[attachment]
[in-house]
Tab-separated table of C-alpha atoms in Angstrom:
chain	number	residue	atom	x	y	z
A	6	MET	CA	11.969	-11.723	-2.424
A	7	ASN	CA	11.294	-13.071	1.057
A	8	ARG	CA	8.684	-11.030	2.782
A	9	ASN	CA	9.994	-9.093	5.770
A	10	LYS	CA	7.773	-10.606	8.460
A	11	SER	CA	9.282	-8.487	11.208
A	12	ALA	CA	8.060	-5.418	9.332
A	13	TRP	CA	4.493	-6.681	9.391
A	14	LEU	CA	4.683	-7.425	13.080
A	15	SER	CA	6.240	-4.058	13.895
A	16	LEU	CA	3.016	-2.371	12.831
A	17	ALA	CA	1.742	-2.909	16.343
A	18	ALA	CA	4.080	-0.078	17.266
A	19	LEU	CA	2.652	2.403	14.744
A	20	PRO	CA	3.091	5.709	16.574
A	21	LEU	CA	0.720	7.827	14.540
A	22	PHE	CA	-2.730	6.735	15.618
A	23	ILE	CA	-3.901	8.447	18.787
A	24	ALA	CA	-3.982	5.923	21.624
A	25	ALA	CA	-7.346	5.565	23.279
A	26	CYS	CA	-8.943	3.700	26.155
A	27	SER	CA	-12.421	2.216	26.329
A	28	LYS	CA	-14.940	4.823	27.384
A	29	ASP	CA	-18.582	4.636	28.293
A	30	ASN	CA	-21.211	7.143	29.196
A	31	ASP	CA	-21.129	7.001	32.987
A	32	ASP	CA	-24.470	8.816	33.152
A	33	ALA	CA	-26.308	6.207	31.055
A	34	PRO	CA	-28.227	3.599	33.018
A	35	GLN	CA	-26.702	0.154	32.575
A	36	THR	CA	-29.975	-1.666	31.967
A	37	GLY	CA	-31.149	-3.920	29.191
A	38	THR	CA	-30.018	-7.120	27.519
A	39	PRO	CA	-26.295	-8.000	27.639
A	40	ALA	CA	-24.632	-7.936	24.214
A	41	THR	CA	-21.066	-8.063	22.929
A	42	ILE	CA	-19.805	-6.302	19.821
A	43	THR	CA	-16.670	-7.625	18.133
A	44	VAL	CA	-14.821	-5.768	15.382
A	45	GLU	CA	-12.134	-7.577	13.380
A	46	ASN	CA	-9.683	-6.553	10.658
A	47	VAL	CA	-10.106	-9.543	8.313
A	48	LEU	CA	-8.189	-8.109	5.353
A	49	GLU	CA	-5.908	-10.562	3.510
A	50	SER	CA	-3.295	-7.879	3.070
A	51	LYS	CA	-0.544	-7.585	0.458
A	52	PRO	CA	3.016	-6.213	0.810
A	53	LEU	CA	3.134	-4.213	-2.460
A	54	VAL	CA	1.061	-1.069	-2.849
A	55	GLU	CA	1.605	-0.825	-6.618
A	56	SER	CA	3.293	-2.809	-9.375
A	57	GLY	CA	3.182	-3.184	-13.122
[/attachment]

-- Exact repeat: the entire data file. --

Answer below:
[in-house]
Tab-separated table of C-alpha atoms in Angstrom:
chain	number	residue	atom	x	y	z
A	6	MET	CA	11.969	-11.723	-2.424
A	7	ASN	CA	11.294	-13.071	1.057
A	8	ARG	CA	8.684	-11.030	2.782
A	9	ASN	CA	9.994	-9.093	5.770
A	10	LYS	CA	7.773	-10.606	8.460
A	11	SER	CA	9.282	-8.487	11.208
A	12	ALA	CA	8.060	-5.418	9.332
A	13	TRP	CA	4.493	-6.681	9.391
A	14	LEU	CA	4.683	-7.425	13.080
A	15	SER	CA	6.240	-4.058	13.895
A	16	LEU	CA	3.016	-2.371	12.831
A	17	ALA	CA	1.742	-2.909	16.343
A	18	ALA	CA	4.080	-0.078	17.266
A	19	LEU	CA	2.652	2.403	14.744
A	20	PRO	CA	3.091	5.709	16.574
A	21	LEU	CA	0.720	7.827	14.540
A	22	PHE	CA	-2.730	6.735	15.618
A	23	ILE	CA	-3.901	8.447	18.787
A	24	ALA	CA	-3.982	5.923	21.624
A	25	ALA	CA	-7.346	5.565	23.279
A	26	CYS	CA	-8.943	3.700	26.155
A	27	SER	CA	-12.421	2.216	26.329
A	28	LYS	CA	-14.940	4.823	27.384
A	29	ASP	CA	-18.582	4.636	28.293
A	30	ASN	CA	-21.211	7.143	29.196
A	31	ASP	CA	-21.129	7.001	32.987
A	32	ASP	CA	-24.470	8.816	33.152
A	33	ALA	CA	-26.308	6.207	31.055
A	34	PRO	CA	-28.227	3.599	33.018
A	35	GLN	CA	-26.702	0.154	32.575
A	36	THR	CA	-29.975	-1.666	31.967
A	37	GLY	CA	-31.149	-3.920	29.191
A	38	THR	CA	-30.018	-7.120	27.519
A	39	PRO	CA	-26.295	-8.000	27.639
A	40	ALA	CA	-24.632	-7.936	24.214
A	41	THR	CA	-21.066	-8.063	22.929
A	42	ILE	CA	-19.805	-6.302	19.821
A	43	THR	CA	-16.670	-7.625	18.133
A	44	VAL	CA	-14.821	-5.768	15.382
A	45	GLU	CA	-12.134	-7.577	13.380
A	46	ASN	CA	-9.683	-6.553	10.658
A	47	VAL	CA	-10.106	-9.543	8.313
A	48	LEU	CA	-8.189	-8.109	5.353
A	49	GLU	CA	-5.908	-10.562	3.510
A	50	SER	CA	-3.295	-7.879	3.070
A	51	LYS	CA	-0.544	-7.585	0.458
A	52	PRO	CA	3.016	-6.213	0.810
A	53	LEU	CA	3.134	-4.213	-2.460
A	54	VAL	CA	1.061	-1.069	-2.849
A	55	GLU	CA	1.605	-0.825	-6.618
A	56	SER	CA	3.293	-2.809	-9.375
A	57	GLY	CA	3.182	-3.184	-13.122